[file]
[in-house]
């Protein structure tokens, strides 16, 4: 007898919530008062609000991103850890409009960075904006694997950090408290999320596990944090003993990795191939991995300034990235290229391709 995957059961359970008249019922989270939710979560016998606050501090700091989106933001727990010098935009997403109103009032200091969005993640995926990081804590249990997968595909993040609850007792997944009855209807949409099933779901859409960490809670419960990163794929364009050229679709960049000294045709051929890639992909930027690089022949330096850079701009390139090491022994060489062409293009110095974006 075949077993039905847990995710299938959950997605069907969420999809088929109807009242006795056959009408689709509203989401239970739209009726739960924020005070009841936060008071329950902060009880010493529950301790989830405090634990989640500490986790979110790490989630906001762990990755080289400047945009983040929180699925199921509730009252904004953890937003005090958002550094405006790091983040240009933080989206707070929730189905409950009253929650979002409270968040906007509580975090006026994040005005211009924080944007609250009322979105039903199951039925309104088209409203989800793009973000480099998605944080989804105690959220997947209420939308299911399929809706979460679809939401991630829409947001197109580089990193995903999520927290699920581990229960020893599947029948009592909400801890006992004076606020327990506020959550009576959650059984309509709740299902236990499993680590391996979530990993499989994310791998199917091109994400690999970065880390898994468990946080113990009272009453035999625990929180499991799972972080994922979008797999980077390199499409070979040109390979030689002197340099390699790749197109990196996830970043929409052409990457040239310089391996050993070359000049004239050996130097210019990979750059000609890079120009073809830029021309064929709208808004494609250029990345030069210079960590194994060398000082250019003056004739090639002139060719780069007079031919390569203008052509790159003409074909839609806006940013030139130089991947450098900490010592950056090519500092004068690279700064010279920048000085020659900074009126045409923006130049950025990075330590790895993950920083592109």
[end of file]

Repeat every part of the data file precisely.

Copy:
[in-house]
């Protein structure tokens, strides 16, 4: 007898919530008062609000991103850890409009960075904006694997950090408290999320596990944090003993990795191939991995300034990235290229391709 995957059961359970008249019922989270939710979560016998606050501090700091989106933001727990010098935009997403109103009032200091969005993640995926990081804590249990997968595909993040609850007792997944009855209807949409099933779901859409960490809670419960990163794929364009050229679709960049000294045709051929890639992909930027690089022949330096850079701009390139090491022994060489062409293009110095974006 075949077993039905847990995710299938959950997605069907969420999809088929109807009242006795056959009408689709509203989401239970739209009726739960924020005070009841936060008071329950902060009880010493529950301790989830405090634990989640500490986790979110790490989630906001762990990755080289400047945009983040929180699925199921509730009252904004953890937003005090958002550094405006790091983040240009933080989206707070929730189905409950009253929650979002409270968040906007509580975090006026994040005005211009924080944007609250009322979105039903199951039925309104088209409203989800793009973000480099998605944080989804105690959220997947209420939308299911399929809706979460679809939401991630829409947001197109580089990193995903999520927290699920581990229960020893599947029948009592909400801890006992004076606020327990506020959550009576959650059984309509709740299902236990499993680590391996979530990993499989994310791998199917091109994400690999970065880390898994468990946080113990009272009453035999625990929180499991799972972080994922979008797999980077390199499409070979040109390979030689002197340099390699790749197109990196996830970043929409052409990457040239310089391996050993070359000049004239050996130097210019990979750059000609890079120009073809830029021309064929709208808004494609250029990345030069210079960590194994060398000082250019003056004739090639002139060719780069007079031919390569203008052509790159003409074909839609806006940013030139130089991947450098900490010592950056090519500092004068690279700064010279920048000085020659900074009126045409923006130049950025990075330590790895993950920083592109």